The scientific method (wikipedia)
“The scientific method seeks to explain the events of nature in a reproducible way.[nb 11] An explanatory thought experiment or hypothesis is put forward, as explanation, using principles such as parsimony (also known as “Occam’s Razor”) and are generally expected to seek consilience—fitting well with other accepted facts related to the phenomena.[dubious – discuss] This new explanation is used to make falsifiable predictions that are testable by experiment or observation. The predictions are to be posted before a confirming experiment or observation is sought, as proof that no tampering has occurred. Disproof of a prediction is evidence of progress.[nb 12][nb 13] This is done partly through observation of natural phenomena, but also through experimentation, that tries to simulate natural events under controlled conditions, as appropriate to the discipline (in the observational sciences, such as astronomy or geology, a predicted observation might take the place of a controlled experiment). Experimentation is especially important in science to help establish causal relationships (to avoid the correlation fallacy).
Isaac Newton made seminal contributions to classical mechanics, gravity, and optics. Newton shares credit with Gottfried Leibniz for the development of calculus.
When a hypothesis proves unsatisfactory, it is either modified or discarded. If the hypothesis survived testing, it may become adopted into the framework of a scientific theory. This is a logically reasoned, self-consistent model or framework for describing the behavior of certain natural phenomena. A theory typically describes the behavior of much broader sets of phenomena than a hypothesis; commonly, a large number of hypotheses can be logically bound together by a single theory. Thus a theory is a hypothesis explaining various other hypotheses. In that vein, theories are formulated according to most of the same scientific principles as hypotheses. In addition to testing hypotheses, scientists may also generate a model based on observed phenomena. This is an attempt to describe or depict the phenomenon in terms of a logical, physical or mathematical representation and to generate new hypotheses that can be tested.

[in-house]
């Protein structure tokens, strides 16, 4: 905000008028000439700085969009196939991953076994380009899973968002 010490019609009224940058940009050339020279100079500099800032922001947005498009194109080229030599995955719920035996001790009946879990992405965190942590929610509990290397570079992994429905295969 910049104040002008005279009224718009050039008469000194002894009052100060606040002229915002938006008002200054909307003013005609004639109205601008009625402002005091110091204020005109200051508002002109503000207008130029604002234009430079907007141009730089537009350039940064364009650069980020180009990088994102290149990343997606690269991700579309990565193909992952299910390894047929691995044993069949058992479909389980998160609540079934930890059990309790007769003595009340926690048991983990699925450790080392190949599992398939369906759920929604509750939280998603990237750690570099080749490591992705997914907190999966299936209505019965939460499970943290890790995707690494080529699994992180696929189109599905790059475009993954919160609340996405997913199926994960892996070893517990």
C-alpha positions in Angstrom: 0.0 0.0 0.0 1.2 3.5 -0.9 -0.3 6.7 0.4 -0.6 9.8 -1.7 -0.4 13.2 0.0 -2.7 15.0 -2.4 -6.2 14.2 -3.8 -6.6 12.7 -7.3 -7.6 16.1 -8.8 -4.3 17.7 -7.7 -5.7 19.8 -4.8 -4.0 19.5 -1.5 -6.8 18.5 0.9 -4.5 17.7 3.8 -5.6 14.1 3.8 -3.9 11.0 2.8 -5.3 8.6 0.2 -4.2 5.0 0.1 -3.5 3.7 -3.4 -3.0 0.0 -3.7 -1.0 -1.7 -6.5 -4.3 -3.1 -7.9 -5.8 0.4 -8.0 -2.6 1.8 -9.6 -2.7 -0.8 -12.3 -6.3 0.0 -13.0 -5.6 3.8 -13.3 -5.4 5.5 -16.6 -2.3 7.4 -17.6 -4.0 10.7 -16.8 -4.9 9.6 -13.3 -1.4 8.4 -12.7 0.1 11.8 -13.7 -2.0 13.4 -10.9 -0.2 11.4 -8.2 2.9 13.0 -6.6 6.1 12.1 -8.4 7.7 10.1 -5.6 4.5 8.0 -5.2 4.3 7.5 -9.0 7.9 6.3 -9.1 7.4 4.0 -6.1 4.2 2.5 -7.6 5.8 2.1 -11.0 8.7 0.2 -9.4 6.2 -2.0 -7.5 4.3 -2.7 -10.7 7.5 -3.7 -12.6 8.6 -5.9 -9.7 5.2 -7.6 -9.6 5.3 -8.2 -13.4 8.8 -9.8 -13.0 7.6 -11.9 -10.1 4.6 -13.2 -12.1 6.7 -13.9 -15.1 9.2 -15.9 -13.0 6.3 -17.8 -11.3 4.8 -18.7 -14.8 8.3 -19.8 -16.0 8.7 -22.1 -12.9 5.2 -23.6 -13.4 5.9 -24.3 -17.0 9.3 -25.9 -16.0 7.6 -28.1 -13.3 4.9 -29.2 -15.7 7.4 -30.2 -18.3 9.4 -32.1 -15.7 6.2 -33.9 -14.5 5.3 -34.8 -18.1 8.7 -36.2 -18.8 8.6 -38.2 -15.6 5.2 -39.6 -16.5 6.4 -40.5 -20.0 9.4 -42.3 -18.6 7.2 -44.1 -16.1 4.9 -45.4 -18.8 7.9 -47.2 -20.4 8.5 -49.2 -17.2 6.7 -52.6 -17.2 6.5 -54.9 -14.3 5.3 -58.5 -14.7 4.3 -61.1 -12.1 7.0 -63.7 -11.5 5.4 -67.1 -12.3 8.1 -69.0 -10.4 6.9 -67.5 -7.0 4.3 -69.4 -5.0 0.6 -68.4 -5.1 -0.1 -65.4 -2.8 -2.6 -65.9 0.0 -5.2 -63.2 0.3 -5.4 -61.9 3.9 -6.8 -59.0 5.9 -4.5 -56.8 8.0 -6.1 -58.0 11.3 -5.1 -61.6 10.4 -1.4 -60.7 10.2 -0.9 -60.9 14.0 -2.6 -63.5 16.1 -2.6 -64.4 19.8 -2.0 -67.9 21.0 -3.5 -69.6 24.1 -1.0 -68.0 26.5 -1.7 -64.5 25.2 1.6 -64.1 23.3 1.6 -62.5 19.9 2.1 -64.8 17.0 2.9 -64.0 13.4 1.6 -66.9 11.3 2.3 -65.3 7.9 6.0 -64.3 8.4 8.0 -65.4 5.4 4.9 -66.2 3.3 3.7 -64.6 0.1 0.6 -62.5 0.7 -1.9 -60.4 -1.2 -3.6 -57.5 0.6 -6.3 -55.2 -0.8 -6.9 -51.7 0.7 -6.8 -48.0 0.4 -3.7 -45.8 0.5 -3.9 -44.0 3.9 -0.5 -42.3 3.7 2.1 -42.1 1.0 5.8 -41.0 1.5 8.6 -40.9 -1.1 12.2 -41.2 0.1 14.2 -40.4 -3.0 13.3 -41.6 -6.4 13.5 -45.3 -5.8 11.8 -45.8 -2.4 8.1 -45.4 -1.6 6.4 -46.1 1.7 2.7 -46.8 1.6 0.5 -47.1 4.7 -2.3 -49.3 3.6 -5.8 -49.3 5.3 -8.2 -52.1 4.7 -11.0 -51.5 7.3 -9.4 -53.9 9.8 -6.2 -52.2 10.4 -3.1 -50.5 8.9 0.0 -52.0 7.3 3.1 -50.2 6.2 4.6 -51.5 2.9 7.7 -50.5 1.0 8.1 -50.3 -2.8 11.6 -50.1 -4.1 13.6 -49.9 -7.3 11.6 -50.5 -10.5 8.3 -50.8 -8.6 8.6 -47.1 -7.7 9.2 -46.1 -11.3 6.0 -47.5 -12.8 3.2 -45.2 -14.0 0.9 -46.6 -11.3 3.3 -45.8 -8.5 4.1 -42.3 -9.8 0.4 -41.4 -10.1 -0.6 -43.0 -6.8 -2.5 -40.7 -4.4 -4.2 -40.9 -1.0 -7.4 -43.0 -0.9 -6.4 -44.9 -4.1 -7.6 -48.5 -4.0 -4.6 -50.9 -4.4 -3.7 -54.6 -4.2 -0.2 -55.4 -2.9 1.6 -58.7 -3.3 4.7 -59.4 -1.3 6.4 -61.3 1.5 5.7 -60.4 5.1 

While performing experiments to test hypotheses, scientists may have a preference for one outcome over another, and so it is important to ensure that science as a whole can eliminate this bias. This can be achieved by careful experimental design, transparency, and a thorough peer review process of the experimental results as well as any conclusions. After the results of an experiment are announced or published, it is normal practice for independent researchers to double-check how the research was performed, and to follow up by performing similar experiments to determine how dependable the results might be. Taken in its entirety, the scientific method allows for highly creative problem solving while minimizing any effects of subjective bias on the part of its users (namely the confirmation bias).”
The UFF-hypothesis (Galileo) and the light quantum hypothesis (Einstein) were bias; both hypotheses are none confirmed in experiments. Both hypotheses proved unsatisfactory, both must be discarded. Newton’s equation of motion in the gravitational field must be modified.
Gyula I. Szász